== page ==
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A plan is in the works to try to bring the delta back to life.
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Frans Lanting / Corbis
Back on Course
The Colorado River’s delta is dying. Can a historic experiment bring back its waters?

By Cody Crane | for Science World

The Colorado River is the lifeblood of the American Southwest. It supplies water to more than 36 million people, has transformed the desert into farmland, and allows cities like Los Angeles, Phoenix, and Las Vegas to thrive. But quenching the region’s thirst for water has come at a price.

The mighty river once traveled all the way from Colorado’s Rocky Mountains to the Gulf of California. Now, dams harness the river’s water for human use. As a result, the river no longer reaches the ocean. Without water, the once-fertile delta at the river’s mouth has become dry and barren. But a plan is in the works to try to bring the delta back to life.

On March 23, engineers opened the Morelos Dam near the U.S.-Mexico border to release a temporary burst of water. This pulse flow allowed the Colorado River to reach the sea for the first time in 16 years. The surge mimicked natural spring floods that could help revive the river’s delta.


Nearly a century ago, seven states divvied up the Colorado River’s water. Each agreed to siphon off a specific amount each year for uses from drinking and bathing to irrigating crops. Later on, Mexico also got a share.

To manage the river’s resources, the U.S. government built a series of dams. The dams harness the river’s hydropower, generating electricity for the Southwest’s major cities. They also form a system of reservoirs, including the largest in the country, Lake Mead. These artificial lakes can store four times the river’s yearly flow.

“The reservoirs are like the river basin’s bank accounts,” says Taylor Hawes. She’s the director of the Colorado River Program at The Nature Conservancy, an environmental organization that works in more than 30 countries. Reservoirs provide a place to save up water for not-so-rainy days—like right now.


When the Colorado’s water was originally parceled out, it was one of the wettest times on record for the river. But for the past 14 years, the Southwest has suffered an intense drought. And the area’s population continues to grow. Today, the river can’t provide enough water for everyone’s needs.

To stave off water shortages, states have been forced to tap into their “savings” and to rely more on groundwater trapped in soil and rock. It’s being rapidly sucked dry.

These approaches can help in the short term, but a new agreement between Mexico and the U.S. could improve how people share water resources. Under the agreement, Mexico will store some of its share of the Colorado’s water in Lake Mead and will receive less water when reserves are low. Those measures would boost water supplies upstream during dry times. In return, Mexico gets help restoring the delta—which would help bring back the birds, marine life, and other animals that once lived there. Tourism, fisheries, and the local culture would all benefit.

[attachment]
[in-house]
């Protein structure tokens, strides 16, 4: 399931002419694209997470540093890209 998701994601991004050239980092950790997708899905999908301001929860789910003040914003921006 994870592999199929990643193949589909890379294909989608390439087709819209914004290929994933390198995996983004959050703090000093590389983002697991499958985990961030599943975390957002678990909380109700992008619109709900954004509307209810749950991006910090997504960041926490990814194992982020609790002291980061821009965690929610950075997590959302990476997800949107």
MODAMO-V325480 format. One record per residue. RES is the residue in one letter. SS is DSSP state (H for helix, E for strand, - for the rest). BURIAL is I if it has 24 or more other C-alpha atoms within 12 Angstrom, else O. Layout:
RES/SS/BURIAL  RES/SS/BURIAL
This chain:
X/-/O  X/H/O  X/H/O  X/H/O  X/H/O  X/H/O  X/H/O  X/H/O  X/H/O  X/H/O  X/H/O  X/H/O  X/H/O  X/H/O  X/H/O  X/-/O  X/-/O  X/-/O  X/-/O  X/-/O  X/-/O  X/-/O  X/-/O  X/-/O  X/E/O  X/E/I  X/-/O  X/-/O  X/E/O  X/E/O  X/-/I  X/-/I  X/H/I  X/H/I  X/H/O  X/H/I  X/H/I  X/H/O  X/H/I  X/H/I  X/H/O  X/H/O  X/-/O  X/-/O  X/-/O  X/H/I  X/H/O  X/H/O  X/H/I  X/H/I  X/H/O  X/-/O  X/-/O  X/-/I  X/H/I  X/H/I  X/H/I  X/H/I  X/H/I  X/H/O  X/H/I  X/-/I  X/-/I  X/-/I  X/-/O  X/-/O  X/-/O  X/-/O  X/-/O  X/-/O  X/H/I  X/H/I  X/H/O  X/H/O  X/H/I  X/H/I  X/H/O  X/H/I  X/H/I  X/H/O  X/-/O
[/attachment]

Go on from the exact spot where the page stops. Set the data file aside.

In wetter times, on and off since the 1960s, the Colorado managed to complete its journey to the sea. During those rare times, floods temporarily brought life back to the delta. Seeing the difference a little water could make gave scientists the idea for this year’s pulse flow.

“Just add water and you get an amazing recovery,” says Eloise Kendy, a hydrologist at the Nature Conservancy who worked on the pulse flow.

To make the pulse flow possible, Mexico gave up some of its share of the Colorado’s water, about 123 billion liters (33 billion gallons). That may sound like a lot, but it’s less than 1 percent of what would naturally flow into the river’s delta if there were no dams.

Kendy and other scientists had to figure out how to use that scant amount of water to the greatest effect. They considered the pulse’s timing, duration, and rate of flow. These factors affected the size of their engineered flood, how long it would last, and how quickly it would recede. If floodwaters were too high, they could swamp surrounding towns and farms. Too low, and they might not reach where needed.

Cottonwood and willow trees native to the delta rely on floods to reproduce. Scientists wanted the pulse flow to occur when the plants released their seeds to help new seedlings take root and grow. Over the next few years, researchers will monitor how native plants, wildlife, and groundwater supplies respond. If the pulse flow is successful, they plan to repeat it every five years.

The project serves as a model of how to manage rivers sustainably for both people and nature, says Kendy. “A lot of rivers in the West have problems. We used them to make the deserts bloom and build cities. We didn’t think about the environment,” she says. “But it’s possible to restore them. If we can do it in the Colorado River Delta, we can do it anywhere.”

This article originally appeared in the September 15, 2014 issue of Science World magazine. To find out more about Science World's great resources, click here.